General Motors' chief executive last week warned of "unintended consequences" of sweeping changes to the nation's trade policies under consideration by the White House and Congress.
Mary Barra said during remarks at the Economic Club of Washington that the automaker supports tax reform but that "if not done very thoughtfully, [it] could be problematic," The Wall Street Journal reports.
President Trump repeatedly vowed to overhaul the nation's trade agreements — particularly with Canada and Mexico — as well as implement a "border tax" or tariff on imported goods. Trump often singled out individual automakers, including GM, for their manufacturing operations in Mexico.
GM noted that most models of its Chevrolet Cruze — the subject of Trump's ire — are produced in Ohio, while Barra said last month that the company hopes to be "part of the solution" and had “much more in common” with Trump's economic views than not.
House Republicans, meanwhile, generally support "border adjustment" as a way to fund reductions in individual and corporate tax rates. Border adjustment would prevent businesses from deducting the cost of imports on their taxes and could generate $1 trillion in revenue over a 10-year period.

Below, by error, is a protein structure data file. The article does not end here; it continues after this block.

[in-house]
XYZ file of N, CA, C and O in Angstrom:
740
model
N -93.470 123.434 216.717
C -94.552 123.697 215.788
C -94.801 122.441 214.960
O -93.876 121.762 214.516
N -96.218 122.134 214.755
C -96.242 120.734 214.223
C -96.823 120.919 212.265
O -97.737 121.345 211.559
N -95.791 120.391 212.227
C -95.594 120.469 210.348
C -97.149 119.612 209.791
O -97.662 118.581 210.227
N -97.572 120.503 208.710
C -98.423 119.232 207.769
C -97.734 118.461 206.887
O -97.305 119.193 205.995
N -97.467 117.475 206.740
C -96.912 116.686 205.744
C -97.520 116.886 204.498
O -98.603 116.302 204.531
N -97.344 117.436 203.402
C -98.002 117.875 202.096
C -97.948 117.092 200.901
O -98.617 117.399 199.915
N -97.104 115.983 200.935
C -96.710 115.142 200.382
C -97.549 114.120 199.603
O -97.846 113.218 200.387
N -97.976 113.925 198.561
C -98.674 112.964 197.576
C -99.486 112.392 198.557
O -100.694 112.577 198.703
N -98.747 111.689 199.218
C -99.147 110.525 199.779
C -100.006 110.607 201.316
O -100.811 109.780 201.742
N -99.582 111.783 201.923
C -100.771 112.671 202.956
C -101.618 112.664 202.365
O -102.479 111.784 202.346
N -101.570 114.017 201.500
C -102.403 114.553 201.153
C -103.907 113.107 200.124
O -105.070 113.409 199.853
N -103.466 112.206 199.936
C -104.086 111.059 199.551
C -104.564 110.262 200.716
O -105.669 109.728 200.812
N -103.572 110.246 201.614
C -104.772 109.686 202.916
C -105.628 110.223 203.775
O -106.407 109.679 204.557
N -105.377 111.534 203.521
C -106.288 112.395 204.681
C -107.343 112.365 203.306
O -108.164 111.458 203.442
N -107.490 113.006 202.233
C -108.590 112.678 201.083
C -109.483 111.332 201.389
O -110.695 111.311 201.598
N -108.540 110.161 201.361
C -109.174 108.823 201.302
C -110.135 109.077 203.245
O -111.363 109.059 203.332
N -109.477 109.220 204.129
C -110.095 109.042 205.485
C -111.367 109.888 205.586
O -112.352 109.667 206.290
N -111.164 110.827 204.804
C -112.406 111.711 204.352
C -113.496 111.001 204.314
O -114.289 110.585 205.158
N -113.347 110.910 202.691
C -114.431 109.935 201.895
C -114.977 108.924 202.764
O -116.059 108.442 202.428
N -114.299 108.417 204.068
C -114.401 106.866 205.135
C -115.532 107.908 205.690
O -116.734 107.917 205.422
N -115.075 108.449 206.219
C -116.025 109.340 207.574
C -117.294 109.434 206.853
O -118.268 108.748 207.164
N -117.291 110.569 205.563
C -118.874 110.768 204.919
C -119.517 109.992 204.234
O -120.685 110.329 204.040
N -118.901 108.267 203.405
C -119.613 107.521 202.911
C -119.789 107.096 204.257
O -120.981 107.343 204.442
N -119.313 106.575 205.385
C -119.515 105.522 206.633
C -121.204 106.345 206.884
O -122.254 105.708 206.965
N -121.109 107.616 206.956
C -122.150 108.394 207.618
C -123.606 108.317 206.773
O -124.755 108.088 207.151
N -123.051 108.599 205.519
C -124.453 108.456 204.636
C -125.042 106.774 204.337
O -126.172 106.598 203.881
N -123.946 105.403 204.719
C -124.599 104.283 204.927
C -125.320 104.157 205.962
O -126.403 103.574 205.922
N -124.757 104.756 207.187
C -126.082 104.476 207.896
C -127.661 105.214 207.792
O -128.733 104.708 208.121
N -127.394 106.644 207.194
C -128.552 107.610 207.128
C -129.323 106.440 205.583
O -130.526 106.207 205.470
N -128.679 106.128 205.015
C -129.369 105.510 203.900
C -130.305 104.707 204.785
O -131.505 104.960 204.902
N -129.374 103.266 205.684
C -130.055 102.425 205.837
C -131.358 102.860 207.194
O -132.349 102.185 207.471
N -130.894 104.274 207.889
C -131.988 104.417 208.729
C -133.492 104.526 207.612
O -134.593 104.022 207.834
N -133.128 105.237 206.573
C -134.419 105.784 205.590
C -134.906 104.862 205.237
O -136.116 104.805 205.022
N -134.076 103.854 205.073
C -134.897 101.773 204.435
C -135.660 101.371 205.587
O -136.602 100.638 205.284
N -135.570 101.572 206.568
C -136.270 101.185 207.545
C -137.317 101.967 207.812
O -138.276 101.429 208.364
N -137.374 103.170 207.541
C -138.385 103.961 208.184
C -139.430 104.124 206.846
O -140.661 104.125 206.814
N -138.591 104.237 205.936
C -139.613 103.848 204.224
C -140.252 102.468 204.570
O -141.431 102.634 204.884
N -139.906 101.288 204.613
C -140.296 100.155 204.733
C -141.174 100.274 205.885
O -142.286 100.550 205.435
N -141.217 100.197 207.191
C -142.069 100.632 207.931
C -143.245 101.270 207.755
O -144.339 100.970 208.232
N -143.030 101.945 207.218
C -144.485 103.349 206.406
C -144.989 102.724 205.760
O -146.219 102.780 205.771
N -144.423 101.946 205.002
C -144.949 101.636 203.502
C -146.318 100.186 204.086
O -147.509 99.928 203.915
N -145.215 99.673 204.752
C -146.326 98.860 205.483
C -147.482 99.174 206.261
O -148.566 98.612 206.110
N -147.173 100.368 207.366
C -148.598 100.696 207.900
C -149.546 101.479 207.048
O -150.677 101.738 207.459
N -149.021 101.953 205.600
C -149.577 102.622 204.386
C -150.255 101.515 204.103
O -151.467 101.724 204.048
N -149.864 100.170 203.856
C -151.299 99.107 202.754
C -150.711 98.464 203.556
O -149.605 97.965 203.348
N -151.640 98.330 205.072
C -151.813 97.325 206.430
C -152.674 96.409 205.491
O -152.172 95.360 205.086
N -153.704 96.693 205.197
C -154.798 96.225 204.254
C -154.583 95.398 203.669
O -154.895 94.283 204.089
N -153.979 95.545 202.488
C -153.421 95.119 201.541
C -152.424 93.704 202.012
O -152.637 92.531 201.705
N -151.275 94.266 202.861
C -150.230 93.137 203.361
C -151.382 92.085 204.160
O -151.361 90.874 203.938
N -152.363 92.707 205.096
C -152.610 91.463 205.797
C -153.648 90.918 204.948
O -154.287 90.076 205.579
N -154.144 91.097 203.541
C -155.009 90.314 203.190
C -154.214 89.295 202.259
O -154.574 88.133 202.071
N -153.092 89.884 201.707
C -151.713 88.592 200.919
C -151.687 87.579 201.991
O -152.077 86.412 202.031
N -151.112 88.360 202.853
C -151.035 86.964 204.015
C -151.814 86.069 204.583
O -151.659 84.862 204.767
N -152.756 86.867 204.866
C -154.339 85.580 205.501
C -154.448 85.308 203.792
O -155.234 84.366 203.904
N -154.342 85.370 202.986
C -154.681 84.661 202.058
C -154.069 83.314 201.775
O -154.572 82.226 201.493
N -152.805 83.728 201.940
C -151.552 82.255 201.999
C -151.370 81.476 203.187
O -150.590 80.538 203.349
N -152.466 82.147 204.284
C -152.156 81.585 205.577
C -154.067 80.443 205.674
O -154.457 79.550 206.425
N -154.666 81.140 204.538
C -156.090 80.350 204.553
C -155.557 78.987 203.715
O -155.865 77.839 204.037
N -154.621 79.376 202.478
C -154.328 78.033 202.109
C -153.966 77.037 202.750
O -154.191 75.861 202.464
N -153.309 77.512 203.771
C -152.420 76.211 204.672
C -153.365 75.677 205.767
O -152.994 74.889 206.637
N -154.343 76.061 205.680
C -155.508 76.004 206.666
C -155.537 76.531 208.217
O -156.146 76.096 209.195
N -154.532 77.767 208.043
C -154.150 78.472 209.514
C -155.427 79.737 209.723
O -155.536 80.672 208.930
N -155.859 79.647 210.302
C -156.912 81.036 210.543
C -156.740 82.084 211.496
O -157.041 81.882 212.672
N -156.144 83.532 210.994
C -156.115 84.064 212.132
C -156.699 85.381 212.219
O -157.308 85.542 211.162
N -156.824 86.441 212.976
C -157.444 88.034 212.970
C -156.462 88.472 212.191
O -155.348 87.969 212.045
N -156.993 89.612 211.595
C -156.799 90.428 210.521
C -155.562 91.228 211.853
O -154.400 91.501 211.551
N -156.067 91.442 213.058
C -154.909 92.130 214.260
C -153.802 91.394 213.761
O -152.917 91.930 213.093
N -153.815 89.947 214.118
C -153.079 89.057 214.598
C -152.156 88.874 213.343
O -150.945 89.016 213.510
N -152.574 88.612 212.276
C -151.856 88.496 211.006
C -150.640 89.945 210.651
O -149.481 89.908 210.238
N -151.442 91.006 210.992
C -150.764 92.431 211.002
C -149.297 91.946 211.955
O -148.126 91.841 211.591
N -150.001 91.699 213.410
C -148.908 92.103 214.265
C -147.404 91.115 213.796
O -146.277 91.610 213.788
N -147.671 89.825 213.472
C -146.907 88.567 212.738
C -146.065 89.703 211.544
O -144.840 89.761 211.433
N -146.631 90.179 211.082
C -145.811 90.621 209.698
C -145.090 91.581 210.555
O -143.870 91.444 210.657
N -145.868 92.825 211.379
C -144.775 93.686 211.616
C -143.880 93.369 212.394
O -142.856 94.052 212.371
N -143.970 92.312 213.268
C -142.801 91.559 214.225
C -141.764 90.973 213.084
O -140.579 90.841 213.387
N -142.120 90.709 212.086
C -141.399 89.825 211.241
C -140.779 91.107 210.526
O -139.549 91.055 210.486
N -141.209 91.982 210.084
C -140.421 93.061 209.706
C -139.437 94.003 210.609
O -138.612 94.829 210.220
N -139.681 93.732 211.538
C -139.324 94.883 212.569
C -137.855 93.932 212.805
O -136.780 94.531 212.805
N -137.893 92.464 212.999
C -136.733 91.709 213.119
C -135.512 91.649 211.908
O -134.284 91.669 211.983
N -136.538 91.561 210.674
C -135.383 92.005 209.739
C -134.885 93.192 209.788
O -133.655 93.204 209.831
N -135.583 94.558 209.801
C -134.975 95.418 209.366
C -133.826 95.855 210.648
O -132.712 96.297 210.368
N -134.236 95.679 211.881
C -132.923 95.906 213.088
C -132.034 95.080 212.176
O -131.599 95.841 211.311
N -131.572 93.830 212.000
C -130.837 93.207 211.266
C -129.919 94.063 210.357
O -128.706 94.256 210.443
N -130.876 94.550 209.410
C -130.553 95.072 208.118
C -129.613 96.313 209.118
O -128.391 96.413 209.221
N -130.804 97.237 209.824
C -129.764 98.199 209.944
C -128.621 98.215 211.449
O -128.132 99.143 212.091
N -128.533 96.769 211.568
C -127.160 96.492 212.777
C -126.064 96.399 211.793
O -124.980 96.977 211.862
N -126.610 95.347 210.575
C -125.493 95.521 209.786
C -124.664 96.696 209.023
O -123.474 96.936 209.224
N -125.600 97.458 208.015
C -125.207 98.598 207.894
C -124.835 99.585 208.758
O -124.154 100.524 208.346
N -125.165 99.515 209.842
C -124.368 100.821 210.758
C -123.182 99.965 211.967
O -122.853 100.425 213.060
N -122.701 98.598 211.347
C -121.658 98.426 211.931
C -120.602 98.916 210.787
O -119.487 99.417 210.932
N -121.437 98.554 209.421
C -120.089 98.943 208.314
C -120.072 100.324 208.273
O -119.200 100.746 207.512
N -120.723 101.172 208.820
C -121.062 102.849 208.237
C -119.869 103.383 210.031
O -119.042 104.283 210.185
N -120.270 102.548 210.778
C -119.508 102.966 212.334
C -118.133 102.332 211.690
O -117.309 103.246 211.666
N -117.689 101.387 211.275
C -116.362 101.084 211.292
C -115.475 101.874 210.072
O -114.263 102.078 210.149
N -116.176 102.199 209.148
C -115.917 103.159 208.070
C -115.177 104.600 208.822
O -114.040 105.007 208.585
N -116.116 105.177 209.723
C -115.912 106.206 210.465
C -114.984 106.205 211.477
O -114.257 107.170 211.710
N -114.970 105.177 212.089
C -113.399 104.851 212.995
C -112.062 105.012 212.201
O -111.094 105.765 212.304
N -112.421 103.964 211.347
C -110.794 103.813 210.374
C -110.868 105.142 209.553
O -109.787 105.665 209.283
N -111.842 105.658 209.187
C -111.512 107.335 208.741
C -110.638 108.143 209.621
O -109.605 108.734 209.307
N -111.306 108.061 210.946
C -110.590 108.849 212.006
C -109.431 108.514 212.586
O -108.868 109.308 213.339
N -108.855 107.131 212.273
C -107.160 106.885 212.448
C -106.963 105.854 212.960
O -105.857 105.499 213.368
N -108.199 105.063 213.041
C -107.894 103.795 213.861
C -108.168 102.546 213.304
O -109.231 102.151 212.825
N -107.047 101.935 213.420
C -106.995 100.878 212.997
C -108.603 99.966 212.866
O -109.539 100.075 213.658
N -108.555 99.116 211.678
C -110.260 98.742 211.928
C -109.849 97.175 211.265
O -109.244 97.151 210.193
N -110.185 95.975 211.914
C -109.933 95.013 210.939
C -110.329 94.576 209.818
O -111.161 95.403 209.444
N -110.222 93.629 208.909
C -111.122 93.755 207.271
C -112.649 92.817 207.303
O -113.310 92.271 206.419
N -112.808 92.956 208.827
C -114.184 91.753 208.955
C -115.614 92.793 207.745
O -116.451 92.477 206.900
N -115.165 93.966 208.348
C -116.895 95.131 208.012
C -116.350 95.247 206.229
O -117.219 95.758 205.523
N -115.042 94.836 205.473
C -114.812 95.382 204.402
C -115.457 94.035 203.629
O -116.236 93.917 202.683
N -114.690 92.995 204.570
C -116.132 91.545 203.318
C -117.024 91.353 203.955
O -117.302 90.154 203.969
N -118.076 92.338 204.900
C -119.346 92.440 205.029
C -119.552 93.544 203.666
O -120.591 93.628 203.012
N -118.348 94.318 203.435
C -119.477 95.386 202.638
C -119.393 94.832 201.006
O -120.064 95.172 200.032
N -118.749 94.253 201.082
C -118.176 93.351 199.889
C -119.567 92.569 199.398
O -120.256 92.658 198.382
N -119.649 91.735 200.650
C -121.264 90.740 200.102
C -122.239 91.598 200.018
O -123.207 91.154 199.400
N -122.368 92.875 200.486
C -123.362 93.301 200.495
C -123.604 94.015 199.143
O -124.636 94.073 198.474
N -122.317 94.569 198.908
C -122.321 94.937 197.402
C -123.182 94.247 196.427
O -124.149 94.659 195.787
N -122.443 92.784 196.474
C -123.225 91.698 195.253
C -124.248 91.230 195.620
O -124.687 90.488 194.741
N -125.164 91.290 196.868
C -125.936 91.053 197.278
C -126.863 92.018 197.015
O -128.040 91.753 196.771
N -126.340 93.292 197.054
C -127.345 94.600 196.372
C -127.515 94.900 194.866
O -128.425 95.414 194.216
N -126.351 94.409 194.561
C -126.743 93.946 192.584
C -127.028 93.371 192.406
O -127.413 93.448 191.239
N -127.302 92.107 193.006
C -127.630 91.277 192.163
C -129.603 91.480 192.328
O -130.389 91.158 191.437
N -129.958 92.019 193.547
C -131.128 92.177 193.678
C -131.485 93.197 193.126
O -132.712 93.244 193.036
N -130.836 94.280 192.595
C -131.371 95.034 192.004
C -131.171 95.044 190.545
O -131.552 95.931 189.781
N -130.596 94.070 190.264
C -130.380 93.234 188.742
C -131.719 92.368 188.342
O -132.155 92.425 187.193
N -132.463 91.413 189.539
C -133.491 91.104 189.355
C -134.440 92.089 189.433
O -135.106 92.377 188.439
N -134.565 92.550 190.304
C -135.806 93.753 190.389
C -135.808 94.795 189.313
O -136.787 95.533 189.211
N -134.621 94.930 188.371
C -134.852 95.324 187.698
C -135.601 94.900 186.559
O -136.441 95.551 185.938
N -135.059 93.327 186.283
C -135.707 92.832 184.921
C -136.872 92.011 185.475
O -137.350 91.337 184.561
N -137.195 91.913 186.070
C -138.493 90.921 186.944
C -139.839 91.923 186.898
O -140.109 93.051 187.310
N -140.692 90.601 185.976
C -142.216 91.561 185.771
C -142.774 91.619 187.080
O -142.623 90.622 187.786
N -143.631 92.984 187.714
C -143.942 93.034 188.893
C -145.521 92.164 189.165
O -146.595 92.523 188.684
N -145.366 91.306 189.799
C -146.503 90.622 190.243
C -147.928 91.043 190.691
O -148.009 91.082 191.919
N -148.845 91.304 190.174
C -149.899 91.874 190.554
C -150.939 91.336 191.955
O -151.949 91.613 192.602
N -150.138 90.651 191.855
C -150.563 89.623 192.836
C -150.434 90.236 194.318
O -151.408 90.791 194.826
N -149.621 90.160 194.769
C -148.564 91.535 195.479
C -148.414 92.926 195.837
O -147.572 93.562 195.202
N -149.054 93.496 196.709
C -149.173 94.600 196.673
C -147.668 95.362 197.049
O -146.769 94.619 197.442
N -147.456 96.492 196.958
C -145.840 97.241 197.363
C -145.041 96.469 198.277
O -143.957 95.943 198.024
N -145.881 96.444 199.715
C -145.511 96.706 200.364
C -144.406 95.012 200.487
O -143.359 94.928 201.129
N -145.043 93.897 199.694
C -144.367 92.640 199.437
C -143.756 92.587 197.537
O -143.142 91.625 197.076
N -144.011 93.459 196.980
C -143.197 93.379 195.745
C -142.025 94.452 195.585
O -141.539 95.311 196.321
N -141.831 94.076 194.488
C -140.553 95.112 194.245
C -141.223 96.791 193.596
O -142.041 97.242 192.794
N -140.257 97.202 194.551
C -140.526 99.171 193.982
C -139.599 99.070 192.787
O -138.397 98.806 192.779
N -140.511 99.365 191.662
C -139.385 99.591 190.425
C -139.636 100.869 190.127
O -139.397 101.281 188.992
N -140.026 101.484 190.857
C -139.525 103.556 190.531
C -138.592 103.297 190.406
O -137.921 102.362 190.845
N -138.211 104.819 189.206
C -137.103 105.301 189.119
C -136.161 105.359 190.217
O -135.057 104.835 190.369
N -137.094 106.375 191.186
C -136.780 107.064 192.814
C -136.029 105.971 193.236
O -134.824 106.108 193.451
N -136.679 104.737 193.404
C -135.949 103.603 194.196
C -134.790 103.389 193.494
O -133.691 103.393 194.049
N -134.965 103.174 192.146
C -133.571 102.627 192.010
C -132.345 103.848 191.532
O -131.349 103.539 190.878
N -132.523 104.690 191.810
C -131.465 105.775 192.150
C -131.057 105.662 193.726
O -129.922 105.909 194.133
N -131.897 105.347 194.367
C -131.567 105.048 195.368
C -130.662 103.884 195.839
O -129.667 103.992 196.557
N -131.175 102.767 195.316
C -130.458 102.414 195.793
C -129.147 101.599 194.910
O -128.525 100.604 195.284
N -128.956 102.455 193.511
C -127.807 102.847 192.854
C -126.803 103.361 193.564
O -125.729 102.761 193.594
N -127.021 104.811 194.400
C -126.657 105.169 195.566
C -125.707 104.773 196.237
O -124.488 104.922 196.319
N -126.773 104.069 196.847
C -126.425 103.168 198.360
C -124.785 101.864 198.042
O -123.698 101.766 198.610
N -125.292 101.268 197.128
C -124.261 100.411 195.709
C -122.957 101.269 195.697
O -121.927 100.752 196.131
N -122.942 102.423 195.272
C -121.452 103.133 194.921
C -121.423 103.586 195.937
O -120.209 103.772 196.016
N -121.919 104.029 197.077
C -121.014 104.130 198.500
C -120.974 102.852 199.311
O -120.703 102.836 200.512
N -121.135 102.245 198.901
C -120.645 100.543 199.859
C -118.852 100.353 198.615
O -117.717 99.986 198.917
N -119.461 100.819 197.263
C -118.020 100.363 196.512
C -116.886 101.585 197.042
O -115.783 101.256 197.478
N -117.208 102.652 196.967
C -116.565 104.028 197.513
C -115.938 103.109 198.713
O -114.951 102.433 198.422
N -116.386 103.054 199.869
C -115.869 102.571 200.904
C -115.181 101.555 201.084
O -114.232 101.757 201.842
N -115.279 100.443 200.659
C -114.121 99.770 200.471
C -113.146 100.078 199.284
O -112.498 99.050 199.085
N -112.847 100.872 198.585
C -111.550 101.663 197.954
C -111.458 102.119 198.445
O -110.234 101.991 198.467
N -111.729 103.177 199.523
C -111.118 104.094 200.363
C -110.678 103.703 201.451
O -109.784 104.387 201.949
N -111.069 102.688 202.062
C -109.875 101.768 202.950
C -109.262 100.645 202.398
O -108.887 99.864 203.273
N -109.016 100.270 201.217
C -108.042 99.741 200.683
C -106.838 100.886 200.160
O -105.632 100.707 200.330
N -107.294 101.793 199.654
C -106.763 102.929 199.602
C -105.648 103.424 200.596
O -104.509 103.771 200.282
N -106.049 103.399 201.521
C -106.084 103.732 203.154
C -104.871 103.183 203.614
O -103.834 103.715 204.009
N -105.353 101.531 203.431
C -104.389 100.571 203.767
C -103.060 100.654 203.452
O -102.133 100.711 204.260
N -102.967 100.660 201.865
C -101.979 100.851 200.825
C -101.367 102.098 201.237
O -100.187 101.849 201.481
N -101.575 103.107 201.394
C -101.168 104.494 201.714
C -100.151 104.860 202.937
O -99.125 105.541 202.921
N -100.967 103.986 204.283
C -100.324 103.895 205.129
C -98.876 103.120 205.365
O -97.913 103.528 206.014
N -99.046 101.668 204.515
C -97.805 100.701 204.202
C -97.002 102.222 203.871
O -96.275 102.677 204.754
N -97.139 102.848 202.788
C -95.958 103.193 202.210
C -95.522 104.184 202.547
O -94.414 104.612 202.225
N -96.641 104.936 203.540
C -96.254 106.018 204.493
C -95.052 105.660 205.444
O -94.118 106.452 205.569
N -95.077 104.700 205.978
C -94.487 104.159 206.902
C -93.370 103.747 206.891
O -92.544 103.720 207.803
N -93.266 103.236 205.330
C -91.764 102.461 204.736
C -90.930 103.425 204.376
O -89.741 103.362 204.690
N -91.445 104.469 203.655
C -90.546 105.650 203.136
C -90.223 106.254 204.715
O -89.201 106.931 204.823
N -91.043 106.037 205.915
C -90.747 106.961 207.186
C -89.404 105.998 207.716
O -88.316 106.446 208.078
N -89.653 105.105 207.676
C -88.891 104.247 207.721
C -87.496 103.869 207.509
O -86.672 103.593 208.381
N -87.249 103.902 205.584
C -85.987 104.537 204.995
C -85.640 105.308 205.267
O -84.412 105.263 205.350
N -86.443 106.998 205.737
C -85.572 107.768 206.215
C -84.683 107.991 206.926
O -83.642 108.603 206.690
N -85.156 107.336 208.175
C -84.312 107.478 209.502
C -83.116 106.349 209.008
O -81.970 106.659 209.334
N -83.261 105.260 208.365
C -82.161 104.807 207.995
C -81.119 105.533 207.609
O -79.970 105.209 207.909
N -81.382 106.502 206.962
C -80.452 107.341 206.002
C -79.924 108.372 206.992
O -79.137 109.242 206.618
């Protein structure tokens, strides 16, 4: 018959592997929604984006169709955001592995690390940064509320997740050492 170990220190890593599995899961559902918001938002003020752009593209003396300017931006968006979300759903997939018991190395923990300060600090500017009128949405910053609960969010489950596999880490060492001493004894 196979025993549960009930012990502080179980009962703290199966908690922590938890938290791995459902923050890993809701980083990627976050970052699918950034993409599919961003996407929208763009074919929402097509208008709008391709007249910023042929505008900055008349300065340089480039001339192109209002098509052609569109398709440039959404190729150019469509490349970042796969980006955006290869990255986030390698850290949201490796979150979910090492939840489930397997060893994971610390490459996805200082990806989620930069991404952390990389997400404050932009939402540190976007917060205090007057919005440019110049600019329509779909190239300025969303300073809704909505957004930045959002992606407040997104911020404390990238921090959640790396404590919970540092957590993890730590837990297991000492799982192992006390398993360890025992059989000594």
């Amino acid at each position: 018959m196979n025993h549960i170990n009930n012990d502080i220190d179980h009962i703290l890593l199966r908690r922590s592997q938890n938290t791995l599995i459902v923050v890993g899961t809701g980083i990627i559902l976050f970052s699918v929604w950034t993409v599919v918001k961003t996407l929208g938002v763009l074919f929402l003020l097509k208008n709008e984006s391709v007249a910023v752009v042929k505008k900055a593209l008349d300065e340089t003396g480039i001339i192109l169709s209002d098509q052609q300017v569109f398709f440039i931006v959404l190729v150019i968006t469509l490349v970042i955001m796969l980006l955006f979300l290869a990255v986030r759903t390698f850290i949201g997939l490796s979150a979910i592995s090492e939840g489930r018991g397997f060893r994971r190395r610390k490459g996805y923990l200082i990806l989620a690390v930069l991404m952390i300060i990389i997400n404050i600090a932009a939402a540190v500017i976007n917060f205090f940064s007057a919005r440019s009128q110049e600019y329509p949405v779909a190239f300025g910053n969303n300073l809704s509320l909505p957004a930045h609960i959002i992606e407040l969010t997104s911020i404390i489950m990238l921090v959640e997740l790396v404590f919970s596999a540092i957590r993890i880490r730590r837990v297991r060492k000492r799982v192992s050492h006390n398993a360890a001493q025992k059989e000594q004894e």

Some businesses, however, worried that border adjustment would hurt their supply chains and make some goods more expensive for consumers, and it's unclear whether Trump supports it.
GM could be impacted more than Detroit rivals Ford and Fiat Chrysler, according to the Journal, because it imports hundreds of thousands of highly profitable pickup trucks as well as parts for its U.S. factories from Mexico.
A recent report suggested that GM would need to raise the prices of its cars by nearly $1,000 to offset the costs of border adjustment.
The changes could eventually prompt companies to establish manufacturing operations in the U.S., but they could cause headaches in the short term.
“It would take a period of time to make adjustments to that,” Barra said.